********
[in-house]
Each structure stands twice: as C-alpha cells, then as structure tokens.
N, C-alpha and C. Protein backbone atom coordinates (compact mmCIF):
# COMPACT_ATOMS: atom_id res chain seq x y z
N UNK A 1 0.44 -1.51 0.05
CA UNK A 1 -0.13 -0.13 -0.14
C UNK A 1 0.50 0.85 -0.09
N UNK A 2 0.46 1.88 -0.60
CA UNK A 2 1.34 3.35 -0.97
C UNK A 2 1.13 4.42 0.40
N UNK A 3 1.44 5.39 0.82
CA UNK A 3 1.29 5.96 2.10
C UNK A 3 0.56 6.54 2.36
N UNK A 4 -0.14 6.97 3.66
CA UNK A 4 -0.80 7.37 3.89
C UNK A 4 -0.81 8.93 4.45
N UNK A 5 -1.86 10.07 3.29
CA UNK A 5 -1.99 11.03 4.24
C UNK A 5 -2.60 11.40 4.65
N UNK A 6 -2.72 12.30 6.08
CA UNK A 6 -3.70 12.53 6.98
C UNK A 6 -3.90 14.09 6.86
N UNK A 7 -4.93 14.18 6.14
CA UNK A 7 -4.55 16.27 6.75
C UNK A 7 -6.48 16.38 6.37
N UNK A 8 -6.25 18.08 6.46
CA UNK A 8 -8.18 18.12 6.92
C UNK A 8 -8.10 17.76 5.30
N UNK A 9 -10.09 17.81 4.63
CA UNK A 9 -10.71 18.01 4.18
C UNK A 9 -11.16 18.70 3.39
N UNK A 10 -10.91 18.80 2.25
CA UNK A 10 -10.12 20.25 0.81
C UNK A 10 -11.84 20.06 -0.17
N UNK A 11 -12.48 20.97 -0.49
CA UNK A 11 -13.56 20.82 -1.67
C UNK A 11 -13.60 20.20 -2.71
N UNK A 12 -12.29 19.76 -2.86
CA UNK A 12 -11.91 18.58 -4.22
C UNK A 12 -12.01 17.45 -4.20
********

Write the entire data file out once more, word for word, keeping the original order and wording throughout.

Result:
[in-house]
Each structure stands twice: as C-alpha cells, then as structure tokens.
N, C-alpha and C. Protein backbone atom coordinates (compact mmCIF):
# COMPACT_ATOMS: atom_id res chain seq x y z
N UNK A 1 0.44 -1.51 0.05
CA UNK A 1 -0.13 -0.13 -0.14
C UNK A 1 0.50 0.85 -0.09
N UNK A 2 0.46 1.88 -0.60
CA UNK A 2 1.34 3.35 -0.97
C UNK A 2 1.13 4.42 0.40
N UNK A 3 1.44 5.39 0.82
CA UNK A 3 1.29 5.96 2.10
C UNK A 3 0.56 6.54 2.36
N UNK A 4 -0.14 6.97 3.66
CA UNK A 4 -0.80 7.37 3.89
C UNK A 4 -0.81 8.93 4.45
N UNK A 5 -1.86 10.07 3.29
CA UNK A 5 -1.99 11.03 4.24
C UNK A 5 -2.60 11.40 4.65
N UNK A 6 -2.72 12.30 6.08
CA UNK A 6 -3.70 12.53 6.98
C UNK A 6 -3.90 14.09 6.86
N UNK A 7 -4.93 14.18 6.14
CA UNK A 7 -4.55 16.27 6.75
C UNK A 7 -6.48 16.38 6.37
N UNK A 8 -6.25 18.08 6.46
CA UNK A 8 -8.18 18.12 6.92
C UNK A 8 -8.10 17.76 5.30
N UNK A 9 -10.09 17.81 4.63
CA UNK A 9 -10.71 18.01 4.18
C UNK A 9 -11.16 18.70 3.39
N UNK A 10 -10.91 18.80 2.25
CA UNK A 10 -10.12 20.25 0.81
C UNK A 10 -11.84 20.06 -0.17
N UNK A 11 -12.48 20.97 -0.49
CA UNK A 11 -13.56 20.82 -1.67
C UNK A 11 -13.60 20.20 -2.71
N UNK A 12 -12.29 19.76 -2.86
CA UNK A 12 -11.91 18.58 -4.22
C UNK A 12 -12.01 17.45 -4.20